Photo: Luc Rousseau/Shutterstock

5 Alternatives to the US's 'Most Picturesque' Lake

News Beaches and Islands
by Matador Creators Jun 3, 2024

A new study of Instagram hashtags claims to have found the most picturesque lakes North America — but the conclusions aren’t very scientific.

Home booking website studied Instagram hashtags across the platform and found which lakes were hashtagged the most. The report, released in late May 2024, says that those with the most-used hashtags are “the most picturesque lakes in North America.” The top spot went to Lake Tahoe, on the border of California and Nevada, followed by four of the five Great Lakes: Lake Michigan, Lake Superior, Lake Ontario, and Lake Erie. (Lake Huron ranked 10th on the list.)

While it’s fun to look at “Top 10” lists, they’re not usually more entertainment than fact. No one can deny that Lake Tahoe is beautiful, but a lake being tagged the most on Instagram doesn’t mean it’s the “most picturesque.” It could mean it’s accessible and easy to photograph, that it’s in a popular spot where people vacation, that there was a successful marketing campaign to push for visitors to use a social media tag, that the name is easy to spell and use as a hashtag, or any of hundreds of other factors that could explain why someone uses a hashtag.

lake tahoe eastern shore

Photo: Lars Bentrup/Shutterstock

Lake Tahoe’s small towns and resorts have struggled with overtourism and crowds in recent years, so if anything, the fact that it’s the most-tagged lake on Instagram could just be further proof that it’s sometimes too crowded. Lake Tahoe clean-up efforts have found thousands of pounds of trash below the surface (among other unexpected items), and ski traffic can shut down roads for hours on busy winter weekends.

That means when you visit Lake Tahoe, you’re unlikely to be the only person taking pictures. #LakeTahoe didn’t rack up more than three million uses for nothing, after all. The towns around the lake rely on tourism, so it’s not to say you shouldn’t go, but you should consider how some of your travel choices could impact both your vacation experience and the people who live there.

If you’re planning a winter trip, you could ski midweek and plan a less-crowded winter adventure on a weekend, or you could base yourself in nearby (but much more peaceful) Hope Valley, and just do a day trip or two to Lake Tahoe. And to save a few bucks on a summer trip, you could stay in nearby Reno, Nevada (about 25 minutes from the lake’s north shore) and do day trips to little-known attractions like hot springs and sprawling deserts.

But maybe the best solution is to spend some of your time at a different Sierra Nevada lake, instead of just Lake Tahoe. There are plenty that are beautiful but not as crowded on summer weekends. Lake Tahoe may be the largest alpine lake in the Sierra Nevada mountain range, but fortunately, it’s not the only one. The Sierra Nevada Network protects roughly 1,200 alpine lakes, but it’s estimated that there are at least 4,000 in the 400-mile-long range. Here are five to check out close to Lake Tahoe.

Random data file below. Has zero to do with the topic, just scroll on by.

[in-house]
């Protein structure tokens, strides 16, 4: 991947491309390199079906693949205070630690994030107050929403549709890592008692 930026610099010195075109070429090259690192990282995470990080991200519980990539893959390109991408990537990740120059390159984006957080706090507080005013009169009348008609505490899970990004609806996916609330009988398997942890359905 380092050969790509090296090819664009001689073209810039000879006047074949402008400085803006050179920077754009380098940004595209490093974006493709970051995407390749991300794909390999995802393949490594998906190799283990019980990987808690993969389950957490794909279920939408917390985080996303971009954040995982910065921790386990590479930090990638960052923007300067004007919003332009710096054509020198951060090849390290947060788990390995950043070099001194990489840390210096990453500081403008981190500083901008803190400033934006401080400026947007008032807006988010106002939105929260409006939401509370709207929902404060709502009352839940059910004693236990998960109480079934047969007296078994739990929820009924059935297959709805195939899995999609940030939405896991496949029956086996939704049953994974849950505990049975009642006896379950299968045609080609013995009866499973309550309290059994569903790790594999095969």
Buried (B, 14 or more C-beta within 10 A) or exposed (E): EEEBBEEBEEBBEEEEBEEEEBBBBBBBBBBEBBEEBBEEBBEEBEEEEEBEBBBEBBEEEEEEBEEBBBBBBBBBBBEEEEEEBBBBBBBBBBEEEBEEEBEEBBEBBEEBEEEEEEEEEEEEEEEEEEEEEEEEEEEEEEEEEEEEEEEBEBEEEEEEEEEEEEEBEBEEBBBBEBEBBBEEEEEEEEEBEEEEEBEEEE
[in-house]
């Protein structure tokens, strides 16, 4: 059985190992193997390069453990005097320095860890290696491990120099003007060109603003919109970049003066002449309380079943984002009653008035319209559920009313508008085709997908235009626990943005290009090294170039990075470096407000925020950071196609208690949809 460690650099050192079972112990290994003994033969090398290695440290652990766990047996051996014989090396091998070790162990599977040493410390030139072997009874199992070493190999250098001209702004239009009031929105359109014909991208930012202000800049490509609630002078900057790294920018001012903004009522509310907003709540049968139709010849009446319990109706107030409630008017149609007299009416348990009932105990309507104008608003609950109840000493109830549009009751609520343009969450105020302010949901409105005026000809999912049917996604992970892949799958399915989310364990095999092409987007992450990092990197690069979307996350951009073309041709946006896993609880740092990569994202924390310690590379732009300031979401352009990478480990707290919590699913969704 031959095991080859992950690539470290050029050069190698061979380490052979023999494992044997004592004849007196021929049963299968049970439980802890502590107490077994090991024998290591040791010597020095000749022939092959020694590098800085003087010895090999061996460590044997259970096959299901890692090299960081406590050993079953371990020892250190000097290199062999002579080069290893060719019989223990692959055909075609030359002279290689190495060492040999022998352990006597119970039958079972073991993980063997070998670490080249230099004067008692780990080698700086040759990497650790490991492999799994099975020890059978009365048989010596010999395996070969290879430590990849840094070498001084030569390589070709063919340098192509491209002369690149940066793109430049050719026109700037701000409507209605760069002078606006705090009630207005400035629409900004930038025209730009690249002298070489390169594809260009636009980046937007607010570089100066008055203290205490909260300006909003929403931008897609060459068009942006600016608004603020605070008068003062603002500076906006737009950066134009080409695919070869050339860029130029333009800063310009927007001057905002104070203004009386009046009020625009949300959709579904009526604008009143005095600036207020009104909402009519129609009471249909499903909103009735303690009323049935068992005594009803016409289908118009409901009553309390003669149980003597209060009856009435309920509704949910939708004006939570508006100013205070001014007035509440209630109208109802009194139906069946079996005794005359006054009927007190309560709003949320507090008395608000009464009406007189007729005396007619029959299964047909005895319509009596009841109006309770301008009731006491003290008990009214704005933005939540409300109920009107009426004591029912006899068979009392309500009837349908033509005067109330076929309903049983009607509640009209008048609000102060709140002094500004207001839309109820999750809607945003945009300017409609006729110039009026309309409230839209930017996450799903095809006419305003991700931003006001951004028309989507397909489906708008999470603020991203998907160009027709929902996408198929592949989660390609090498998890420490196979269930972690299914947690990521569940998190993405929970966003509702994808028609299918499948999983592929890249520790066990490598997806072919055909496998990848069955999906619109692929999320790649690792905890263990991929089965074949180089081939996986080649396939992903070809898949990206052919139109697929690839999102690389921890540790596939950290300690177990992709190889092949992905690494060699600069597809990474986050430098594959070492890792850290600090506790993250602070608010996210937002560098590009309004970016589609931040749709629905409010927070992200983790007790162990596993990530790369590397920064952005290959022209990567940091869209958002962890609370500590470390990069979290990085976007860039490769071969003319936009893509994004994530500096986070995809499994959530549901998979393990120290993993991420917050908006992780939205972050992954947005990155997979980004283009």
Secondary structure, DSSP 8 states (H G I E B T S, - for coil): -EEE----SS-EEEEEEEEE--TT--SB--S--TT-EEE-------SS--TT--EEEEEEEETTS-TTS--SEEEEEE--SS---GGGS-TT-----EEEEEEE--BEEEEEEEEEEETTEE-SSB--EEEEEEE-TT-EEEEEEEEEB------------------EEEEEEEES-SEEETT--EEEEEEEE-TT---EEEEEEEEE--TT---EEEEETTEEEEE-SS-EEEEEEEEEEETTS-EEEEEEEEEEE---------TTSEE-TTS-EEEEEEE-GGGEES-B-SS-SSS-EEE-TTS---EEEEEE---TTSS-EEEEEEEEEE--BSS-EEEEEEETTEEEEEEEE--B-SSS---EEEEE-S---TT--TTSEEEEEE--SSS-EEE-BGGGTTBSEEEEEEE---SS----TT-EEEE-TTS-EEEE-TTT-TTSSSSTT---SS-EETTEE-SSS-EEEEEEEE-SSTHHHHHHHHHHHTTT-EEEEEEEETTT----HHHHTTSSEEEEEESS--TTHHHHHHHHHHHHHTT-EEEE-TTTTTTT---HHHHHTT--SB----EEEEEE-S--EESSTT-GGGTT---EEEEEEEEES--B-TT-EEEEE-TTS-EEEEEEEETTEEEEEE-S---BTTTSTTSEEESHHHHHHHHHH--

Convict Lake

convict Lake califonria - lake tahoe alternative

Photo: Reiner in CA/Shutterstock

Convict Lake rarely has much in the way of crowds, probably because it’s overshadowed by its more well-known neighbors, including Tahoe to the north and Mammoth Lakes to the south. But it’s a serene escape, with blue water that reflects the imposing edifice of Mount Morrison. Despite its name, inspired by a 19th-century shootout with escaped convicts, tranquility reigns supreme there. Hikers will find it to be an excellent base camp for trails like the easy Convict Lake Loop (2.5 miles, 180-foot gain) and the more difficult Convict Creek Trail to Mildred Lake (9.5 miles, 2,300-foot gain).

If fishing is your thing, there’s always plenty of shoreline available for anglers to catch rainbow and brown trout in the crystal-clear depths. You can get your fishing license at nearby Convict Lake Resort, which also operates boat rentals and guided horseback riding tours. There’s lots of bouldering nearby if rock climbing is your summer sport of choice, and with the dramatic peaks of the Sierra Nevada as your backdrop, you’re unlikely to ever have a bad sunset. It’s a more rugged beauty than Lake Tahoe, and really shows off the majesty of the eastern side of the mountain range.

Mono Lake

lake tahoe alternative - mono lake

Photo: Luc Rousseau/Shutterstock